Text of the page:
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How speedy.js is Your Web Site?

, 29 Aug 2014 CPOL
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How speedy.js is your web site?

As a performance officer, I recently watched a presentation by Lara Callender Swanson about how Etsy moved towards a culture of performance and mobile web by educating, incentivizing and empowering everyone who works at Etsy.

Inspired by a repo on github and StackExchange‘s Miniprofiler, I’ve created a very simple script to display Navigation Timing stats at the top of a web page.

Navigation Timing is a JavaScript API for accurately measuring performance on the web. The API provides a simple way to get accurate and detailed timing statistics—natively—for page navigation and load events. It has always been a small challenge to measure the time it takes to fully load a page, but Navigation Timing API now makes this easy for all of us.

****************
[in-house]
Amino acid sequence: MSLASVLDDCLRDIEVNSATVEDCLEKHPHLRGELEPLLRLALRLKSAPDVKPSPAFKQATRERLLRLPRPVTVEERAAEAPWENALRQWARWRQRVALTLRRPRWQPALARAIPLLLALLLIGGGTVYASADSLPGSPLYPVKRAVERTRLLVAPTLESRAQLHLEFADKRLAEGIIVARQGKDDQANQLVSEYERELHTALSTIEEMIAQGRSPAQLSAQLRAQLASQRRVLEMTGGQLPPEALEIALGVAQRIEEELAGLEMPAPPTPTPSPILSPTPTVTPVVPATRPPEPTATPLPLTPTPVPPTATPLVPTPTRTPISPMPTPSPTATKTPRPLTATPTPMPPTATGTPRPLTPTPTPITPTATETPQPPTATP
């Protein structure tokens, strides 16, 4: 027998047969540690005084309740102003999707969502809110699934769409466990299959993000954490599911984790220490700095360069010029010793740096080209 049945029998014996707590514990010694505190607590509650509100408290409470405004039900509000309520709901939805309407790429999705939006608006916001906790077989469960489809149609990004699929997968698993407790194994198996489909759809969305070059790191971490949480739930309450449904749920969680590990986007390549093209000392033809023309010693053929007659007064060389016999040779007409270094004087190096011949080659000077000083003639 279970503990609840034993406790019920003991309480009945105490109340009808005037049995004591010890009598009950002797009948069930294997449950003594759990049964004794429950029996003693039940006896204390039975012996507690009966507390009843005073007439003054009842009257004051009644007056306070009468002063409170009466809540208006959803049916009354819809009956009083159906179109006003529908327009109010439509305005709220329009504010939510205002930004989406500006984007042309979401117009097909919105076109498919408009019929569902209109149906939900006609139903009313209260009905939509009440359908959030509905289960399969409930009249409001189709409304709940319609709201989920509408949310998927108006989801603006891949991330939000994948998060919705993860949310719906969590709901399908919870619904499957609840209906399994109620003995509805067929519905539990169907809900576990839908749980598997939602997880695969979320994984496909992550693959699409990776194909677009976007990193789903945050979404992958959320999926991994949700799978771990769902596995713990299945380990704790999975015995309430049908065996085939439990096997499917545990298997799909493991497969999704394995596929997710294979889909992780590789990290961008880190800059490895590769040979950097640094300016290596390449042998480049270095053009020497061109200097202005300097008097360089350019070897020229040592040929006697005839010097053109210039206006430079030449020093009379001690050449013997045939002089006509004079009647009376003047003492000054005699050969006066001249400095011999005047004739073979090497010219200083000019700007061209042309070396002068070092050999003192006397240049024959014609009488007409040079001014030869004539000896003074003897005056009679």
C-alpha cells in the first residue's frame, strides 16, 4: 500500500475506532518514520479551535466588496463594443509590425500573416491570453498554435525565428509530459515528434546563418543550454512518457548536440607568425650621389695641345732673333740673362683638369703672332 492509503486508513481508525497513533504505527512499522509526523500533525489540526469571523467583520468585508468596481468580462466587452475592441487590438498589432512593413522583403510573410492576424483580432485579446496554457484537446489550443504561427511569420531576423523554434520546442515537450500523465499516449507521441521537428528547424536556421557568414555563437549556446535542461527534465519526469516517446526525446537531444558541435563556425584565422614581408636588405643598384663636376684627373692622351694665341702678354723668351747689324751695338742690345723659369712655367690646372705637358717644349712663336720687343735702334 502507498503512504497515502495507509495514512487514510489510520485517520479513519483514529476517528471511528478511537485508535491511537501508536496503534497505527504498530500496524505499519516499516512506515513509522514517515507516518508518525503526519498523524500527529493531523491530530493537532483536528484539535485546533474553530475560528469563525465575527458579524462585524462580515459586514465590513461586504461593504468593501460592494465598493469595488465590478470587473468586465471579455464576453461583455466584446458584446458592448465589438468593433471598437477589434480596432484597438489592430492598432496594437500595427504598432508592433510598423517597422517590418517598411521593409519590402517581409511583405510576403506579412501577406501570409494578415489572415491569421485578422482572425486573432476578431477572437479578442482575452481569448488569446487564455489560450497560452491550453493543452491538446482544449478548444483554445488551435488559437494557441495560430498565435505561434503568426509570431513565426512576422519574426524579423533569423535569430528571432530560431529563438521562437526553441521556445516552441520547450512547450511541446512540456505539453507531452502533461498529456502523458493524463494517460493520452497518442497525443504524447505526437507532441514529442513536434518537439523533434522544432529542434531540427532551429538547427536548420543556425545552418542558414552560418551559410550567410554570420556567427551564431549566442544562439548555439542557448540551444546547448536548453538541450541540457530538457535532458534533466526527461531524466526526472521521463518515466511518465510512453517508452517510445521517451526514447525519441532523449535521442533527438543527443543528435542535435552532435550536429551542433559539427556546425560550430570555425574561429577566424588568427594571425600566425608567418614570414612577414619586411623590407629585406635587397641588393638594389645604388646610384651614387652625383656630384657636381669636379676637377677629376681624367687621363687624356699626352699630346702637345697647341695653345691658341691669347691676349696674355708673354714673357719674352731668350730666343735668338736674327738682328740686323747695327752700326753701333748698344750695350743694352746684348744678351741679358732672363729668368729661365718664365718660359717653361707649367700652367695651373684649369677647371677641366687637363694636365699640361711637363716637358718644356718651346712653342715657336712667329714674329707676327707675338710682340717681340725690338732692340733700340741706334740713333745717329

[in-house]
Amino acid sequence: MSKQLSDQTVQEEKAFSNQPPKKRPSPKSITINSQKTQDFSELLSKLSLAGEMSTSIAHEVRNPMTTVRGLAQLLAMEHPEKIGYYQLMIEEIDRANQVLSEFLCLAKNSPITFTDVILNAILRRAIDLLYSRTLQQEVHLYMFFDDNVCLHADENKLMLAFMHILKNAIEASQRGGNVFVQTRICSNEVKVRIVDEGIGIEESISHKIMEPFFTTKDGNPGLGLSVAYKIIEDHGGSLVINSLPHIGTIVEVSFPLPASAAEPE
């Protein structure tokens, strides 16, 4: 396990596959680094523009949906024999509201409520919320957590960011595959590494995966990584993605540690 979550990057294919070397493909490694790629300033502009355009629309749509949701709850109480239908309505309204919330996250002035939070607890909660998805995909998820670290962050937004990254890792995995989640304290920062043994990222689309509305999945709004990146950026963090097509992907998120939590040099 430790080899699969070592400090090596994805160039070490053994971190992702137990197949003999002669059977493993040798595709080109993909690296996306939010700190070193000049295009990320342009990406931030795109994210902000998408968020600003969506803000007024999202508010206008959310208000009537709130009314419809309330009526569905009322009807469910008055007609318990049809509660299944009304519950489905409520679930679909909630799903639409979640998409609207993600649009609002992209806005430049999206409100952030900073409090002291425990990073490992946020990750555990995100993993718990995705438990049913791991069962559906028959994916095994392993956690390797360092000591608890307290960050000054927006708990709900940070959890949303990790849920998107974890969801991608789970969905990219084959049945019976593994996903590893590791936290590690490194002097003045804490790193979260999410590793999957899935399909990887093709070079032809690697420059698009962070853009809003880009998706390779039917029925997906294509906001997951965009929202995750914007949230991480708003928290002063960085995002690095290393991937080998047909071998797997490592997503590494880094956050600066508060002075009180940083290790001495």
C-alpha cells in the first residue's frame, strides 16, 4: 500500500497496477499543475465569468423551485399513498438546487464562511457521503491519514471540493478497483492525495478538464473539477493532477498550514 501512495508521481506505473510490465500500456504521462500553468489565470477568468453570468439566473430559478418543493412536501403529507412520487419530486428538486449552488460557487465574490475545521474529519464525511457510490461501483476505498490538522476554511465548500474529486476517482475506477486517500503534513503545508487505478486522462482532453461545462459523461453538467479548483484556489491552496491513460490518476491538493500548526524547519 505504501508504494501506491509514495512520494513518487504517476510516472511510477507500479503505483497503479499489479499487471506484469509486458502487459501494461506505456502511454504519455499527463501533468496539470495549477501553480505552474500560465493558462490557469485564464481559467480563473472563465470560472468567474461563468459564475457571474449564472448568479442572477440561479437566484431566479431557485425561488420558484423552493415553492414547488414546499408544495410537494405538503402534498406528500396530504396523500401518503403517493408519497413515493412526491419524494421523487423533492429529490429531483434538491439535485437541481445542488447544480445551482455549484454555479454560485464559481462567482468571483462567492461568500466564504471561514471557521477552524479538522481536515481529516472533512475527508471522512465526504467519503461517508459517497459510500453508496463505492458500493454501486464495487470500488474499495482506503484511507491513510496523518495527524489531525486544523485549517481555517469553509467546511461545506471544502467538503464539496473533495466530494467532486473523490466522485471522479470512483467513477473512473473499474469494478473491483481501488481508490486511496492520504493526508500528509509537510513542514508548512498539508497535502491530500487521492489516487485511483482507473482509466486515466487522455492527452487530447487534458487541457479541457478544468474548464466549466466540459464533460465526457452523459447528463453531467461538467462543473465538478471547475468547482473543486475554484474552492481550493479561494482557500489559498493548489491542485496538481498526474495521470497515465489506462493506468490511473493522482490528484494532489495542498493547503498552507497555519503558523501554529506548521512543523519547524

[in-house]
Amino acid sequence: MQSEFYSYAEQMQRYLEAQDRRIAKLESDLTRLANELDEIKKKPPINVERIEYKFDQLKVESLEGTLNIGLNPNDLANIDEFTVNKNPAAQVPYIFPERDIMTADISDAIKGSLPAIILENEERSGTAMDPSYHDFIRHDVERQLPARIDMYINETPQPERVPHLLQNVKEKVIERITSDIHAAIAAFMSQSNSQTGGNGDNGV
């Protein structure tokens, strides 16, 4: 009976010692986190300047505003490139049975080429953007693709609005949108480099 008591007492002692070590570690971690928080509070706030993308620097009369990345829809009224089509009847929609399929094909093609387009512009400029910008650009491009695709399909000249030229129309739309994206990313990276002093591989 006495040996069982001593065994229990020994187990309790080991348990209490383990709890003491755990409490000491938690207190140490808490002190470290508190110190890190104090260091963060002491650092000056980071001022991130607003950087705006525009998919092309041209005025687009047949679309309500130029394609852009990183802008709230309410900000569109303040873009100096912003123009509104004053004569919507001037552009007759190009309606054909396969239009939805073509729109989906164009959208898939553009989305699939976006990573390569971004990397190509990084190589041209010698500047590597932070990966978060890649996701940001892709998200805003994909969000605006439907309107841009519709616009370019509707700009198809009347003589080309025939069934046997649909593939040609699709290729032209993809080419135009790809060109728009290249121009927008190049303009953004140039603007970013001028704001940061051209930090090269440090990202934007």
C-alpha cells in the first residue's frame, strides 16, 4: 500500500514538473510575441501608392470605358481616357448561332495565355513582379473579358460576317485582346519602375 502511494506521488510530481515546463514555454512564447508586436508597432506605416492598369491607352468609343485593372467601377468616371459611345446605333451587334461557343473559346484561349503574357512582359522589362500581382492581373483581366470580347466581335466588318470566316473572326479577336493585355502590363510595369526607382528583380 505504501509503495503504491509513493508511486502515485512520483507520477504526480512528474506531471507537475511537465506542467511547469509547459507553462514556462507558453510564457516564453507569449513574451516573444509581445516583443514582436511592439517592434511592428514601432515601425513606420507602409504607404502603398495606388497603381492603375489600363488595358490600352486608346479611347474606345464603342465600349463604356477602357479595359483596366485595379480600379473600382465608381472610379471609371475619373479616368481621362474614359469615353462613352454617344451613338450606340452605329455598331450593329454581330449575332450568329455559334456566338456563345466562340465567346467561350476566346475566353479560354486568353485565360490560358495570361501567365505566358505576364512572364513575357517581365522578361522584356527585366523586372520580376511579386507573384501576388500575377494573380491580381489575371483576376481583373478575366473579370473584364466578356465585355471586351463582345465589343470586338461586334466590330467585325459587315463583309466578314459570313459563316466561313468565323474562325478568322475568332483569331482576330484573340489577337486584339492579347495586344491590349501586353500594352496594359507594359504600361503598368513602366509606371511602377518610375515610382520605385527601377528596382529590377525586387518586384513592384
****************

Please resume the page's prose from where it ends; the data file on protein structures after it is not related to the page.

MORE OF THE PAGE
It’s important to understand that Navigation Timing data is very similar to network stats in developer tools.


Can I Use …?

Navigation Timing API is now supported by all major browsers (Can I use …?). Google Analytics and RUM services use it since a long time ago. In case it’s not supported by your browser, an error message will be displayed.


No message => don’t hesitate to create an issue on github.

Mobile Ready?

This is maybe the most interesting part. Developer tools are not available on mobile/tablet version so you don’t have any chance to evaluate page load time and to explain why it may be slow.

On Production?

Of course, it’s not recommended to display this kind of data to your users, but you may find several ways to use it on production. There are browser extensions to inject custom JavaScripts into any website (Cjs, Greasemonkey) ; Fiddler allows you to automatically inject scripts into a page (stackoverflow).

Here is an example on my stackoverflow profile:


To conclude, don’t forget that Performance is a feature! Displaying page load time on each page and to everyone is a great chance to detect performance issues early. Does a page violate your SLA? I think it’s now a little easier with this script.


This article, along with any associated source code and files, is licensed under The Code Project Open License (CPOL)


About the Author

Technical Lead
France France
Yet another proof of concept

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